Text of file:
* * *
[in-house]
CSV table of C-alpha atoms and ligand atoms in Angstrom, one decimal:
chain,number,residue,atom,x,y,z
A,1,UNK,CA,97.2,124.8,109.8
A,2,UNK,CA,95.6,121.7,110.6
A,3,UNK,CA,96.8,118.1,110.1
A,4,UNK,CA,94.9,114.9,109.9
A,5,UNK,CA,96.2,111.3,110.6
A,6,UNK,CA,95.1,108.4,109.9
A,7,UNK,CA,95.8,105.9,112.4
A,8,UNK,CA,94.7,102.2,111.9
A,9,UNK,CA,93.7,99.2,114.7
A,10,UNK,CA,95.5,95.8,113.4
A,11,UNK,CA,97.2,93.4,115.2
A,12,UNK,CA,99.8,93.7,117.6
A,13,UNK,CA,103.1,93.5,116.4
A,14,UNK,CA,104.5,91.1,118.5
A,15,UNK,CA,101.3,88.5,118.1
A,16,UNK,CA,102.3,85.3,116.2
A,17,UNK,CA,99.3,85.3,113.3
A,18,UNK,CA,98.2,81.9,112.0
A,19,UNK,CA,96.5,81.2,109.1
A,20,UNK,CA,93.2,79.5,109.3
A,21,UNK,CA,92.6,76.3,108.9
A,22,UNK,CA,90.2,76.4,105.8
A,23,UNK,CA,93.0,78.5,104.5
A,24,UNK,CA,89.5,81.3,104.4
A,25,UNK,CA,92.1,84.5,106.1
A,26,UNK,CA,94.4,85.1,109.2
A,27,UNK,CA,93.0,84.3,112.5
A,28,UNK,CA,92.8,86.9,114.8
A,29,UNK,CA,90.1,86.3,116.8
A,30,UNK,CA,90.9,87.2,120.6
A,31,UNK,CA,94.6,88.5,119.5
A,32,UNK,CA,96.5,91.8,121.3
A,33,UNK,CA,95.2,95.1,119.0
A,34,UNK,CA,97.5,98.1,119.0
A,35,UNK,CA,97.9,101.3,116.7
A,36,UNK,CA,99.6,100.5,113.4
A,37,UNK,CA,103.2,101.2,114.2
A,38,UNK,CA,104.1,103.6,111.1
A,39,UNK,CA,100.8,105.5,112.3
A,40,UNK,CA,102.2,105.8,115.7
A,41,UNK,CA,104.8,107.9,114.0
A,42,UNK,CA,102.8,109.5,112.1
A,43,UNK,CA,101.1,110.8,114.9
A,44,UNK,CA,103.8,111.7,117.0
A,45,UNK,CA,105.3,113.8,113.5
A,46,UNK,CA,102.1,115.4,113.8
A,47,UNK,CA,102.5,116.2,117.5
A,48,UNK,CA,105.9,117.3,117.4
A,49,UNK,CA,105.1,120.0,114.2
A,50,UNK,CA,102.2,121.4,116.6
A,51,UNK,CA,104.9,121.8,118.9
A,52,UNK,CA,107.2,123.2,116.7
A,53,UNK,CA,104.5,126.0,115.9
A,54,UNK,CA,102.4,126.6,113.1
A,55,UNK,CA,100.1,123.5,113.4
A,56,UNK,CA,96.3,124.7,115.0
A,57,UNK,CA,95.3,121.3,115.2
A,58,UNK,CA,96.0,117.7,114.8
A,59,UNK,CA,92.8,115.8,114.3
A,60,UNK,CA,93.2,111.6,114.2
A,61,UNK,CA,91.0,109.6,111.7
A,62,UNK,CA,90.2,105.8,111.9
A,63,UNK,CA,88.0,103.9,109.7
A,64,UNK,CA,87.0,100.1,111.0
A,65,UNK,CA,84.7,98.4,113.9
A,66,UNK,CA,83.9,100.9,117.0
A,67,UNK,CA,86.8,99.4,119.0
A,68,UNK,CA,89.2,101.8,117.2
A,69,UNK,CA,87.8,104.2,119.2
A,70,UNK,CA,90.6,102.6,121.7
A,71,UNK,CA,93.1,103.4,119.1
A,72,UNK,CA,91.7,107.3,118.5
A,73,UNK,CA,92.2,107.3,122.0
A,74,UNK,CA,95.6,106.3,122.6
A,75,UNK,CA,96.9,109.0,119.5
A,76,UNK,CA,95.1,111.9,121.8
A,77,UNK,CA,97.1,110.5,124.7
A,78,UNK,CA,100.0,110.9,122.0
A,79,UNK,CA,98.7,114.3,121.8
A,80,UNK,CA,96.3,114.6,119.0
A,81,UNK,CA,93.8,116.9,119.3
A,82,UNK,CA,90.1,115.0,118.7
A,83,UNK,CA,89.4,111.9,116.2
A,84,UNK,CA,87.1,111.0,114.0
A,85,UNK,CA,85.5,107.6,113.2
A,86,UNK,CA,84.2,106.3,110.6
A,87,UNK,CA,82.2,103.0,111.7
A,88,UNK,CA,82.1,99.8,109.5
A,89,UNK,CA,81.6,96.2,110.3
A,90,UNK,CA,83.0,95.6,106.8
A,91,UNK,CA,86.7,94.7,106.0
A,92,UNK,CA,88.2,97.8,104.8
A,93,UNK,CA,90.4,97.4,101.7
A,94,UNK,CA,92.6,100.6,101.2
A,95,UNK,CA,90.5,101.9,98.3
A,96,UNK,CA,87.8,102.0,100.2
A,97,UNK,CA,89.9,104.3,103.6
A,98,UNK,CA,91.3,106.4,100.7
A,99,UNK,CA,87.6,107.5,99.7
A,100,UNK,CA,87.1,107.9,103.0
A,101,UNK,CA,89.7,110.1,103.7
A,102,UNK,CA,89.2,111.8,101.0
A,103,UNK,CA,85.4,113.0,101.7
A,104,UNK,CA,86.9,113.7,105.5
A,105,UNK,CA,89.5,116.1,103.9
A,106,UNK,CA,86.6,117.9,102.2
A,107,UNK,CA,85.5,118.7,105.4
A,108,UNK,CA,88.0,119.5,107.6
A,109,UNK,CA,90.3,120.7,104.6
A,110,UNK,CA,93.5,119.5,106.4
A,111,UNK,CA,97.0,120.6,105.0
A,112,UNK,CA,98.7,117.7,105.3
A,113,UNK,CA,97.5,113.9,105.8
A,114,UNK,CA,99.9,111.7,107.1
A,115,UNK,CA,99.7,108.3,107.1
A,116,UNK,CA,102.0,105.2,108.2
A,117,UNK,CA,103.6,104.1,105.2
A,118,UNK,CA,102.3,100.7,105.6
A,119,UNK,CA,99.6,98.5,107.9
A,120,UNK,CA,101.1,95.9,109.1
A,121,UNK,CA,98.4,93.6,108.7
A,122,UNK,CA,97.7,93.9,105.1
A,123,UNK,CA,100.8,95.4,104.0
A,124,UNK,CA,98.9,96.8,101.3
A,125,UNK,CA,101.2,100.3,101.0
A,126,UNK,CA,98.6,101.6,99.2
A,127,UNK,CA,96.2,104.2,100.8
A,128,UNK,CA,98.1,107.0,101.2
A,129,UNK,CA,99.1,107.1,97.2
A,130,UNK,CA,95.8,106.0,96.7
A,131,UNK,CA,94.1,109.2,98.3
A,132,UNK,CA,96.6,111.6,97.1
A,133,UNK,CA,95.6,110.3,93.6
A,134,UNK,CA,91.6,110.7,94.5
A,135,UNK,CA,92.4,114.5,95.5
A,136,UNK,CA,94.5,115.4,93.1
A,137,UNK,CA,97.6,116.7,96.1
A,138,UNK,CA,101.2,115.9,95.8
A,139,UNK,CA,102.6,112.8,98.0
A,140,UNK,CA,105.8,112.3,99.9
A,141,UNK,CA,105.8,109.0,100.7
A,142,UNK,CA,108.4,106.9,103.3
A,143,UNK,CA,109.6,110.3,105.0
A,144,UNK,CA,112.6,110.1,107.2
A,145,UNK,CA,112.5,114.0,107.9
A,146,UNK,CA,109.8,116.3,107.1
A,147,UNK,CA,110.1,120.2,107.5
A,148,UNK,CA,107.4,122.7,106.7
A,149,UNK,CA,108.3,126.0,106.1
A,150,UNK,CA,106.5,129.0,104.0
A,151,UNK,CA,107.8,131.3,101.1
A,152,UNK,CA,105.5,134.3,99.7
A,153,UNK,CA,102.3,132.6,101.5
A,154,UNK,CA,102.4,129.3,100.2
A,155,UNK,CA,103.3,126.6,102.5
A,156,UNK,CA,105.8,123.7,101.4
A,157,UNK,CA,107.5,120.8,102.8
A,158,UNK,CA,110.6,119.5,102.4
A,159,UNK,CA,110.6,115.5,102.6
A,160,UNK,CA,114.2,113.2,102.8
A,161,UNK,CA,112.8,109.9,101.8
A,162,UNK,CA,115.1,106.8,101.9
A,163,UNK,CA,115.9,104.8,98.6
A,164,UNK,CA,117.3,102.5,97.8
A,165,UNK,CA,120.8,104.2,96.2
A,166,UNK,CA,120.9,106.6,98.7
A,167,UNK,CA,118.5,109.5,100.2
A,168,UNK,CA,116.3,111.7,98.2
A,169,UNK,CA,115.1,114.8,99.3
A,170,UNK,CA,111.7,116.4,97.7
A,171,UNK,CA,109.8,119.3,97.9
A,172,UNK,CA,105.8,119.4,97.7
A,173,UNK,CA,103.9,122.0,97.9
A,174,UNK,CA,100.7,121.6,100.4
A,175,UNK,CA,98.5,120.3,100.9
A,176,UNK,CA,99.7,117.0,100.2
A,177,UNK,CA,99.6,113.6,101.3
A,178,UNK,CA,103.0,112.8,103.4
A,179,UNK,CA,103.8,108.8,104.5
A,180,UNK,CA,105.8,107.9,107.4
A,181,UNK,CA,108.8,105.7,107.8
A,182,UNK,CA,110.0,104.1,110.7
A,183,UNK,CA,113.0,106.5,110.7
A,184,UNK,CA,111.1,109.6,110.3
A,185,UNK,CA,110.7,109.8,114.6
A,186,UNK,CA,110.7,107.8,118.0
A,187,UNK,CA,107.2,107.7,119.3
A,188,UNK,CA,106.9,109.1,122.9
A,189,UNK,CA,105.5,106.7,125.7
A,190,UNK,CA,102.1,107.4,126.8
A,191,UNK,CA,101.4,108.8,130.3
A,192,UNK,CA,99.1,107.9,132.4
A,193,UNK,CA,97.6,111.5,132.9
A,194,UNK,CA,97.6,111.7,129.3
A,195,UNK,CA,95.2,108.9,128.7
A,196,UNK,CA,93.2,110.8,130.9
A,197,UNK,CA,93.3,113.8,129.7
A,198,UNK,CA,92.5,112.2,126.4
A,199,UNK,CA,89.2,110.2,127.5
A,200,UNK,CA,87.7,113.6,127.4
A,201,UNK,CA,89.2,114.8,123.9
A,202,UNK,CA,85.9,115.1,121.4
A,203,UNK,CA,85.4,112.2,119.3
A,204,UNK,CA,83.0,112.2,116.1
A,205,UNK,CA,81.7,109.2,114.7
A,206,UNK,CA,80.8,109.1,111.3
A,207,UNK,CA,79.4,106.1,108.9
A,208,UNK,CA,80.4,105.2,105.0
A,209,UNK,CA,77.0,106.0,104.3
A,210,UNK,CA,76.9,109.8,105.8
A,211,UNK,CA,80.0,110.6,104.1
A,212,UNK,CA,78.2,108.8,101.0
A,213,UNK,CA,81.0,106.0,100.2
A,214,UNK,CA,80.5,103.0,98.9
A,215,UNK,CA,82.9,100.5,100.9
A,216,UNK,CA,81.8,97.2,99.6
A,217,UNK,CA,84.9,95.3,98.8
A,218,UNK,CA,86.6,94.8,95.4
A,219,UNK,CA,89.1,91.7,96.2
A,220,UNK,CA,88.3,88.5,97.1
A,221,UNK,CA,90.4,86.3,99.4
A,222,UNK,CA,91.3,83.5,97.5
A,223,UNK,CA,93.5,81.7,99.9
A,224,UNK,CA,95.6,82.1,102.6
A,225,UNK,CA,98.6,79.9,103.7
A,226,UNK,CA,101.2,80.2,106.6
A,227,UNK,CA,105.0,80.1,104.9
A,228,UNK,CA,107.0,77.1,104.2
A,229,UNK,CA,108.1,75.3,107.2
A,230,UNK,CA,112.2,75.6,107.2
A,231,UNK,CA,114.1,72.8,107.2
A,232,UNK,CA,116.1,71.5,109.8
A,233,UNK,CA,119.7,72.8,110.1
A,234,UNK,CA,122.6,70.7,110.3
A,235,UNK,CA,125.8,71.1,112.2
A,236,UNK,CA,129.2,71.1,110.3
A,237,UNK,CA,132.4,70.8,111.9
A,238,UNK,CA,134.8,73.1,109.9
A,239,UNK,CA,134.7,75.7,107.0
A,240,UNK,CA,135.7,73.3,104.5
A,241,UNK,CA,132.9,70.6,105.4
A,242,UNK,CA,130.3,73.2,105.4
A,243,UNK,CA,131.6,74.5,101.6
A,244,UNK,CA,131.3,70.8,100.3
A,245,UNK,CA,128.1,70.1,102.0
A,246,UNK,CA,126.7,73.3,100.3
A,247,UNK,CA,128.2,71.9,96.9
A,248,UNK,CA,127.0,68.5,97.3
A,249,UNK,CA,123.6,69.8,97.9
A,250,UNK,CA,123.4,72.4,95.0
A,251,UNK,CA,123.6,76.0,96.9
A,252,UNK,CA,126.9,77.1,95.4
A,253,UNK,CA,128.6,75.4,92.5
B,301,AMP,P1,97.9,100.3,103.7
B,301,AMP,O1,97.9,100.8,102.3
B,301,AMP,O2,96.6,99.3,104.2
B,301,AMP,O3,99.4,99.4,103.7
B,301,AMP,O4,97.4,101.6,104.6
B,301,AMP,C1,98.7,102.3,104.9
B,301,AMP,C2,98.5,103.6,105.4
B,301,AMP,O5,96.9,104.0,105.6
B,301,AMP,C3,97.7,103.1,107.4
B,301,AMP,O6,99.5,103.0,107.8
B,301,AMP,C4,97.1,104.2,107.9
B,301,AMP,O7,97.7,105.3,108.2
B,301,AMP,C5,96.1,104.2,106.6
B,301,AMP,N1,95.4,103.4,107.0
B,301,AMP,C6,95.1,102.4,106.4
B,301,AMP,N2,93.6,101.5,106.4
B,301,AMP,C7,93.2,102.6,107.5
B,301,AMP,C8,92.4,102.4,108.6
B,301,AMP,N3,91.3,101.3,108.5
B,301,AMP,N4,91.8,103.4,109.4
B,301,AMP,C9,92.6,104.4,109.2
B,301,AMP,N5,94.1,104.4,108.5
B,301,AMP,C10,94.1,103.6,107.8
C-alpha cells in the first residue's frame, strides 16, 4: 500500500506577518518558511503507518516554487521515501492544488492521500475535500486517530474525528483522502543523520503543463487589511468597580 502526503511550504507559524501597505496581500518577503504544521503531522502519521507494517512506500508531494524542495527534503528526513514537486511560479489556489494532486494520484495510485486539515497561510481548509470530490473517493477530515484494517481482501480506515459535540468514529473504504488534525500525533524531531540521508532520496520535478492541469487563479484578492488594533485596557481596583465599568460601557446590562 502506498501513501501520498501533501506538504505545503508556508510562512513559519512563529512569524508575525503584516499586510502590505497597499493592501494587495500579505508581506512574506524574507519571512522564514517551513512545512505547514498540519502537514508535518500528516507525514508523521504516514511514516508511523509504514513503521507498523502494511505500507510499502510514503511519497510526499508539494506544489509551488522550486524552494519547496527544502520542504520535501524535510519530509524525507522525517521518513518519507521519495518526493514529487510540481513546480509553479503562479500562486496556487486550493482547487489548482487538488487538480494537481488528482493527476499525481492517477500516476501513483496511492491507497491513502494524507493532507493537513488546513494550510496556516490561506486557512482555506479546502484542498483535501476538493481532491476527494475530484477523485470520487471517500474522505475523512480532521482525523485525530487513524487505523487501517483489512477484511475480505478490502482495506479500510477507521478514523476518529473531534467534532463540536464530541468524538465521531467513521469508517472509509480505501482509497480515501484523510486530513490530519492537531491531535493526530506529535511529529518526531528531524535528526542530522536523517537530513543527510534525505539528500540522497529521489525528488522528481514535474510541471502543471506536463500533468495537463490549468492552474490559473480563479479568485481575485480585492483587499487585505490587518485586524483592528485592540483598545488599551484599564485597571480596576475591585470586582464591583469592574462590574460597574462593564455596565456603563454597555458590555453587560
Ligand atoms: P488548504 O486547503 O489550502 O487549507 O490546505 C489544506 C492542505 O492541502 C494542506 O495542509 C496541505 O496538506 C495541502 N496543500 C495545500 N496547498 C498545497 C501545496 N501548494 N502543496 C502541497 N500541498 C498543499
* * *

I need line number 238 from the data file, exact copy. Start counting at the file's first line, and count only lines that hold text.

A,235,UNK,CA,125.8,71.1,112.2